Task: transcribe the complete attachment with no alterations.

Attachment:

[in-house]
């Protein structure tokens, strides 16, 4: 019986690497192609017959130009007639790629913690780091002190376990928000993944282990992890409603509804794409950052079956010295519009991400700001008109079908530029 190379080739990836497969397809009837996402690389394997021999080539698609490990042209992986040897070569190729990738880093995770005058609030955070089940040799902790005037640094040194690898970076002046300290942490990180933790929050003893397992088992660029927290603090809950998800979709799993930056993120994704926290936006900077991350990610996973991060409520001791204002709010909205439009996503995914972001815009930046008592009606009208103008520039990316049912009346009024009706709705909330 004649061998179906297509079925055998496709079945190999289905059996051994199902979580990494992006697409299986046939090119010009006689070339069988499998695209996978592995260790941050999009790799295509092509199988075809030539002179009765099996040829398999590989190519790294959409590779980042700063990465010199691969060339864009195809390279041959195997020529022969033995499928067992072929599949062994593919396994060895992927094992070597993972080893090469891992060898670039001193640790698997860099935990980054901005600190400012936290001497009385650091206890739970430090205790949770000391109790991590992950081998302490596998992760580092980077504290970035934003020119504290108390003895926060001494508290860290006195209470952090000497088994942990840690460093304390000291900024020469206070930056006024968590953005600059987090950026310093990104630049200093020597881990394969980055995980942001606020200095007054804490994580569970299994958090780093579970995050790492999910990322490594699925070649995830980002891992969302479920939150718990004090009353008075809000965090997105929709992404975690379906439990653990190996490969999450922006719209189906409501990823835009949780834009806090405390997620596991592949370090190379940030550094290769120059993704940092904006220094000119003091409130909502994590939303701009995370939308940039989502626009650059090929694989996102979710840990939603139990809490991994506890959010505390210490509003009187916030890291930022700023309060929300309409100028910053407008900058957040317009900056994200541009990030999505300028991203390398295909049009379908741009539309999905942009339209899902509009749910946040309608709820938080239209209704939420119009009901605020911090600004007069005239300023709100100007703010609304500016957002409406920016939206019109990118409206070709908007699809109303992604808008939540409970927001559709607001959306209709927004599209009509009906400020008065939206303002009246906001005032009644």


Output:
[in-house]
């Protein structure tokens, strides 16, 4: 019986690497192609017959130009007639790629913690780091002190376990928000993944282990992890409603509804794409950052079956010295519009991400700001008109079908530029 190379080739990836497969397809009837996402690389394997021999080539698609490990042209992986040897070569190729990738880093995770005058609030955070089940040799902790005037640094040194690898970076002046300290942490990180933790929050003893397992088992660029927290603090809950998800979709799993930056993120994704926290936006900077991350990610996973991060409520001791204002709010909205439009996503995914972001815009930046008592009606009208103008520039990316049912009346009024009706709705909330 004649061998179906297509079925055998496709079945190999289905059996051994199902979580990494992006697409299986046939090119010009006689070339069988499998695209996978592995260790941050999009790799295509092509199988075809030539002179009765099996040829398999590989190519790294959409590779980042700063990465010199691969060339864009195809390279041959195997020529022969033995499928067992072929599949062994593919396994060895992927094992070597993972080893090469891992060898670039001193640790698997860099935990980054901005600190400012936290001497009385650091206890739970430090205790949770000391109790991590992950081998302490596998992760580092980077504290970035934003020119504290108390003895926060001494508290860290006195209470952090000497088994942990840690460093304390000291900024020469206070930056006024968590953005600059987090950026310093990104630049200093020597881990394969980055995980942001606020200095007054804490994580569970299994958090780093579970995050790492999910990322490594699925070649995830980002891992969302479920939150718990004090009353008075809000965090997105929709992404975690379906439990653990190996490969999450922006719209189906409501990823835009949780834009806090405390997620596991592949370090190379940030550094290769120059993704940092904006220094000119003091409130909502994590939303701009995370939308940039989502626009650059090929694989996102979710840990939603139990809490991994506890959010505390210490509003009187916030890291930022700023309060929300309409100028910053407008900058957040317009900056994200541009990030999505300028991203390398295909049009379908741009539309999905942009339209899902509009749910946040309608709820938080239209209704939420119009009901605020911090600004007069005239300023709100100007703010609304500016957002409406920016939206019109990118409206070709908007699809109303992604808008939540409970927001559709607001959306209709927004599209009509009906400020008065939206303002009246906001005032009644």